M.T. assisted with study design, carried out acquisition and analysis of the data, performed data collection, assisted in interpretation of the data, drafted the manuscript, and approved the final manuscript as submitted.
K.A. carried out acquisition and analysis of the data, performed data collection, assisted in interpretation of the data, drafted the manuscript, and approved the final manuscript as submitted.
A.H. assisted with study design, assisted in interpretation of the data, drafted the manuscript, and approved the final manuscript as submitted.
K.H. assisted with study design, assisted in interpretation of the data, drafted the manuscript, and approved the final manuscript as submitted.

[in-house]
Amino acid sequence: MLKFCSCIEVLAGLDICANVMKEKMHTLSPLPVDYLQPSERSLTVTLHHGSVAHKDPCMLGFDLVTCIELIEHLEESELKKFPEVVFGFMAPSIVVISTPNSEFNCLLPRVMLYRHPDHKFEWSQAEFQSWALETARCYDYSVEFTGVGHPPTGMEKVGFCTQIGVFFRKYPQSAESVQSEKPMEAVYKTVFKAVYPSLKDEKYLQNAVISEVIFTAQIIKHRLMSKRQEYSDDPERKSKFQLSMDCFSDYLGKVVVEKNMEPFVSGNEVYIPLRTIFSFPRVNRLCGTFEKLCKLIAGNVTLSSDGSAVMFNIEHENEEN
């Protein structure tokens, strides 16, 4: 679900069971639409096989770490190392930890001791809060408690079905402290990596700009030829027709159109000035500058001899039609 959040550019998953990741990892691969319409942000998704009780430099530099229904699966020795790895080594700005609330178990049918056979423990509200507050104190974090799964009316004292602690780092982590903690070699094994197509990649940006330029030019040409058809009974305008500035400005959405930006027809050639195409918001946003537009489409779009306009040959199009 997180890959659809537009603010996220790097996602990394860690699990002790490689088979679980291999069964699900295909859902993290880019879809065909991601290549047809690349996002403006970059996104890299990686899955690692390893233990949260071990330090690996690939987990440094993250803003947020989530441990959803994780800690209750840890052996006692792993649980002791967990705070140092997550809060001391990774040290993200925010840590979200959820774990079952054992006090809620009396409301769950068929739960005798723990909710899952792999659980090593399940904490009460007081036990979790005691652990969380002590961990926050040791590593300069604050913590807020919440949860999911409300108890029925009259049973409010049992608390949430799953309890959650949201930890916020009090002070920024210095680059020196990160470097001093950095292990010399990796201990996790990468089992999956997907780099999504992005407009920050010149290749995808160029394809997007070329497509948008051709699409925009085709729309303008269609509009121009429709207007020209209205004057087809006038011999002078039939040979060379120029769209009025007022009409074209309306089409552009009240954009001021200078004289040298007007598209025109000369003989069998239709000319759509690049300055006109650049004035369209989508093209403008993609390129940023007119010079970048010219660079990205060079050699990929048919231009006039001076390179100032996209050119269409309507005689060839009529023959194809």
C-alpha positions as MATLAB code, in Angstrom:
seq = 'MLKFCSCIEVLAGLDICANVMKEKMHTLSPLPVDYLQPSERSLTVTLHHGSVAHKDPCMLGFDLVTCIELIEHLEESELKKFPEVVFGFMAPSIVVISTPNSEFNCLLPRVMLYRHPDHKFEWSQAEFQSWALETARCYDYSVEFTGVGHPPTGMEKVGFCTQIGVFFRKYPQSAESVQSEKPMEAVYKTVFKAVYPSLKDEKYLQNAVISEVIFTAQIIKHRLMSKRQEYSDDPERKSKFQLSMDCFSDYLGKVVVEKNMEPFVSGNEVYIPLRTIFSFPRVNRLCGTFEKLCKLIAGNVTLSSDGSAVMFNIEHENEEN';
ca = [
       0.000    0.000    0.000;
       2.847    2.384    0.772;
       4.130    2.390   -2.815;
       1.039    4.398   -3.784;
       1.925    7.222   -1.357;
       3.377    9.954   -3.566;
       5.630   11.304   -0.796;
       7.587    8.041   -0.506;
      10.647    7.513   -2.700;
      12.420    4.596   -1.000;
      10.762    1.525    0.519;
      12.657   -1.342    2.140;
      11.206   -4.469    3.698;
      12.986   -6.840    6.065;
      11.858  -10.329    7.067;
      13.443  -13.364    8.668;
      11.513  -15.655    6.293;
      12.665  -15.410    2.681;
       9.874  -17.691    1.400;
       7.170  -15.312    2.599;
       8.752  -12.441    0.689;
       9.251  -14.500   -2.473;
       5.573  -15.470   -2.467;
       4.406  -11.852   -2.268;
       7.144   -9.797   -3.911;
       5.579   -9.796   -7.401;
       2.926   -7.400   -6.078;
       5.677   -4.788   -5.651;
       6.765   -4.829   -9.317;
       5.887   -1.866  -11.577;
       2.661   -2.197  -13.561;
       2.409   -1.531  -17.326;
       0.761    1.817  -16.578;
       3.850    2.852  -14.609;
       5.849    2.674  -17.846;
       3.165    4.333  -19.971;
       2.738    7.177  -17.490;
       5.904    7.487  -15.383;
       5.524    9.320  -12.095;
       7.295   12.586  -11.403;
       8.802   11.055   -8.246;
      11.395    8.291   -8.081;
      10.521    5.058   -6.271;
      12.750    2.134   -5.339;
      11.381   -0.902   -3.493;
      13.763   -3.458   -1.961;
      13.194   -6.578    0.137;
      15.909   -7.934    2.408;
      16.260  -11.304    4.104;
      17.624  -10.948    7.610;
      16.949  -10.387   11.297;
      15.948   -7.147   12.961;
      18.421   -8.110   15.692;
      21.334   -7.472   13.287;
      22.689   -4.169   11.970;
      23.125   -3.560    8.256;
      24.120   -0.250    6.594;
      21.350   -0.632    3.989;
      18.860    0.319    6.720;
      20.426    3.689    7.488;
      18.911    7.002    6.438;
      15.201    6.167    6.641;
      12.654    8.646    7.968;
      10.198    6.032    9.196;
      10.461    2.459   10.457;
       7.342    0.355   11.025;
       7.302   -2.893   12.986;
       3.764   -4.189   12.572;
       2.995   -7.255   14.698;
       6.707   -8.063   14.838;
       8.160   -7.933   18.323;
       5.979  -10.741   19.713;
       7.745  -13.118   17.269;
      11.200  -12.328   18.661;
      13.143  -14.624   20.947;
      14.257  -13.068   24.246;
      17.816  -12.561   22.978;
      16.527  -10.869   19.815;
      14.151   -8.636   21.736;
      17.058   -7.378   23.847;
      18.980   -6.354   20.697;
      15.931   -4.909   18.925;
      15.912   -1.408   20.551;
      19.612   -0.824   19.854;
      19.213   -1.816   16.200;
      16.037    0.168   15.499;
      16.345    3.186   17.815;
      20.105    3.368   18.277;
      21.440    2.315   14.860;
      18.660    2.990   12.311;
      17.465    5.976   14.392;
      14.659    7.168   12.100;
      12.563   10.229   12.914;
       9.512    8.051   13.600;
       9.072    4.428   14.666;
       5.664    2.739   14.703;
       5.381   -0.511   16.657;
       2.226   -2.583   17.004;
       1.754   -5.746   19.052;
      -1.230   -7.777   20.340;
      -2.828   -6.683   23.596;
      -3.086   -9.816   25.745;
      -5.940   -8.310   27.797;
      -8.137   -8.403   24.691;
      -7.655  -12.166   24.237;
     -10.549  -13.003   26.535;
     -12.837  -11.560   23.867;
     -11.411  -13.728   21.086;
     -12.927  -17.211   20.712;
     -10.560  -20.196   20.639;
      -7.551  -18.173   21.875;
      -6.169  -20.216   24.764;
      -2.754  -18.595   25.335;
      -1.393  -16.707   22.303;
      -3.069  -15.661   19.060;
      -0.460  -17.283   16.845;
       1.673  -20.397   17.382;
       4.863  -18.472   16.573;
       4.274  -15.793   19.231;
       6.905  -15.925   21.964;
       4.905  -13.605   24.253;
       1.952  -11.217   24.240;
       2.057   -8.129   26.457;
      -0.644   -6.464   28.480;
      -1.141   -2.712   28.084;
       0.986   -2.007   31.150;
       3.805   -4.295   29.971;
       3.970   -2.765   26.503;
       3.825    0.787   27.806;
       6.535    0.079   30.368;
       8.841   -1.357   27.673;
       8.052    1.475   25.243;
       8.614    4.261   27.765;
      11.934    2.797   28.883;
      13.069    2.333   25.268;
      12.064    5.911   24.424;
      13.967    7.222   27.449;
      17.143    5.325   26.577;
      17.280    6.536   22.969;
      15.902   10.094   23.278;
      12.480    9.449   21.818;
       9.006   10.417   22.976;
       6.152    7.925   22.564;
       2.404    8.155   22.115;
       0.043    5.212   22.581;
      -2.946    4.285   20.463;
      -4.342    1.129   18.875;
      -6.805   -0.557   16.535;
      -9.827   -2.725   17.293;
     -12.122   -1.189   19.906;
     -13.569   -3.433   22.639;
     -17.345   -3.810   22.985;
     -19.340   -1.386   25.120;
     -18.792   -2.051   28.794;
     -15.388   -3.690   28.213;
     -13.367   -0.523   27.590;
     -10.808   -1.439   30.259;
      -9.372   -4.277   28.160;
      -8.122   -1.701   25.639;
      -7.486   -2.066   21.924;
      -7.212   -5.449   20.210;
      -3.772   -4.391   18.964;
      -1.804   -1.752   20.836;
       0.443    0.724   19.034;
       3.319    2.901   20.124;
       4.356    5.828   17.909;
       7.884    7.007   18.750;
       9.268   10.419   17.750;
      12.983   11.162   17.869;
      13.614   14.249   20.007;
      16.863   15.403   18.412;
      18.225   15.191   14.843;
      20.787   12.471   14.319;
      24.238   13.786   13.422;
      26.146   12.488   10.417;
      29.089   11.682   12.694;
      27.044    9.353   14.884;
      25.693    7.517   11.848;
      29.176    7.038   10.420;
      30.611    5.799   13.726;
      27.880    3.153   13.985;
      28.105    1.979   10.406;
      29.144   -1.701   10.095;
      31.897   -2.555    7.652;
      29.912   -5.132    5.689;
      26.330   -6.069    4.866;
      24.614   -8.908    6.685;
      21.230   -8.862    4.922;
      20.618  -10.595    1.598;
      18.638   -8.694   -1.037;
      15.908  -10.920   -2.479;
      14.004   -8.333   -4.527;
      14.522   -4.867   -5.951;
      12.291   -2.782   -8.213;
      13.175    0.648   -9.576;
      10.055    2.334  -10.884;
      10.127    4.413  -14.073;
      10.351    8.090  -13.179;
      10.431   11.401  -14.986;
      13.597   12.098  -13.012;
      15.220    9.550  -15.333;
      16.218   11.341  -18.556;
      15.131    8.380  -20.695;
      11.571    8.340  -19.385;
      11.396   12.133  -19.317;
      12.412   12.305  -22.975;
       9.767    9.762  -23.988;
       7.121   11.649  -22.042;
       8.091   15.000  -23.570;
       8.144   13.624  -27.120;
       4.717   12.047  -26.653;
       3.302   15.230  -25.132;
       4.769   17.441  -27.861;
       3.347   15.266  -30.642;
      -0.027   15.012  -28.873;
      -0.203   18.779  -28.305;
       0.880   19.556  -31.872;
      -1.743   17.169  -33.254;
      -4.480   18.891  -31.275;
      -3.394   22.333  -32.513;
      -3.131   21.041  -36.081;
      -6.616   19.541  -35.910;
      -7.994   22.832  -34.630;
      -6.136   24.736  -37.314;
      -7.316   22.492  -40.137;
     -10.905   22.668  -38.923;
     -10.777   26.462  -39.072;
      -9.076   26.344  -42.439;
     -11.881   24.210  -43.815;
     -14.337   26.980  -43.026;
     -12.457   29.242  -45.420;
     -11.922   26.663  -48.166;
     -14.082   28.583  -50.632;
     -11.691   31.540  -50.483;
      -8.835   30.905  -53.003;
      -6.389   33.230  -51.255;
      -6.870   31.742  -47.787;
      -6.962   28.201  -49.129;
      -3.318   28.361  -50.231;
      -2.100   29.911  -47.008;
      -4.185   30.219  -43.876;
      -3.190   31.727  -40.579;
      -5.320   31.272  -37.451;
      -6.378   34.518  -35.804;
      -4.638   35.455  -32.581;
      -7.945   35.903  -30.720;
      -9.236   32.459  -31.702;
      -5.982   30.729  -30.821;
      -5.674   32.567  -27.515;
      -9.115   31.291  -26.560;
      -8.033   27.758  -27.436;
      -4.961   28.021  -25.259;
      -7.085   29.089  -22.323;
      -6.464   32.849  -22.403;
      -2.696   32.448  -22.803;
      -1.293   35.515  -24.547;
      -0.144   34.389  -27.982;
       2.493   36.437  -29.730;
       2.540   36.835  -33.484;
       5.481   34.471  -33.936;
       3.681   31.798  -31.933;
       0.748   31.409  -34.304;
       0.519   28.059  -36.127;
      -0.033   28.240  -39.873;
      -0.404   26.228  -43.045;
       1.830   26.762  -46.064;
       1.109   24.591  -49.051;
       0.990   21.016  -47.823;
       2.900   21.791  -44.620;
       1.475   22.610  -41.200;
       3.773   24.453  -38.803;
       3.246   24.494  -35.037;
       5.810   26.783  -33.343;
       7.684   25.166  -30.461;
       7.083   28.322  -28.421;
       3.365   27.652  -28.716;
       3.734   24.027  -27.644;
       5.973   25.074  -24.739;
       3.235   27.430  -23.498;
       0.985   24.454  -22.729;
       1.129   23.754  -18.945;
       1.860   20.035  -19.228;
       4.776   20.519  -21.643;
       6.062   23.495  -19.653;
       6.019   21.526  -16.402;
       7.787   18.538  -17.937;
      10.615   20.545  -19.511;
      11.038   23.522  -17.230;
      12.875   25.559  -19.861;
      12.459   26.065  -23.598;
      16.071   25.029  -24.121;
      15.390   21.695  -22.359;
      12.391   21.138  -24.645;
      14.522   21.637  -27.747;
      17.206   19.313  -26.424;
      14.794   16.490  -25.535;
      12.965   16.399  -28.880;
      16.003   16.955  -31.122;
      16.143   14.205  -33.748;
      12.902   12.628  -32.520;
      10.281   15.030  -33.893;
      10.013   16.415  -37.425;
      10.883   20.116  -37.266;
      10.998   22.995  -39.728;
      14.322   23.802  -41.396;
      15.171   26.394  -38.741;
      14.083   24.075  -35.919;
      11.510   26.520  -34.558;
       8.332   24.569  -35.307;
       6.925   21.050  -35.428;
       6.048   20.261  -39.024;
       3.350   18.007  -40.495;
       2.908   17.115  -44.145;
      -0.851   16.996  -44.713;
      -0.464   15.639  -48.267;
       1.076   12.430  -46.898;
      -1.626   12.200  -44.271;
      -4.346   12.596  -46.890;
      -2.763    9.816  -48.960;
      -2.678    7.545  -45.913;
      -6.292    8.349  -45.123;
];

Z.C. assisted with study design and approved the final manuscript as submitted.
S.A. designed the study, supervised interpretation of the data, drafted the manuscript, and approved the final manuscript as submitted.
Conflicts of Interest
ABH received research support from Prolacta Bioscience for the Human Milk Cream Study, which was published in a separate article. She received speaker honoraria from Prolacta Bioscience and Mead Johnson Nutrition. The authors declare no direct conflict of interest. This work is a publication of the U.S. Department of Agriculture (USDA)/Agricultural Research Service (ARS) Children’s Nutrition Research Center, Department of Pediatrics, Baylor College of Medicine, and Texas Children’s Hospital (Houston, TX, USA). Contents of this publication do not necessarily reflect the views or policies of the USDA, nor does mention of trade names, commercial products, or organizations imply endorsement by the U.S. government.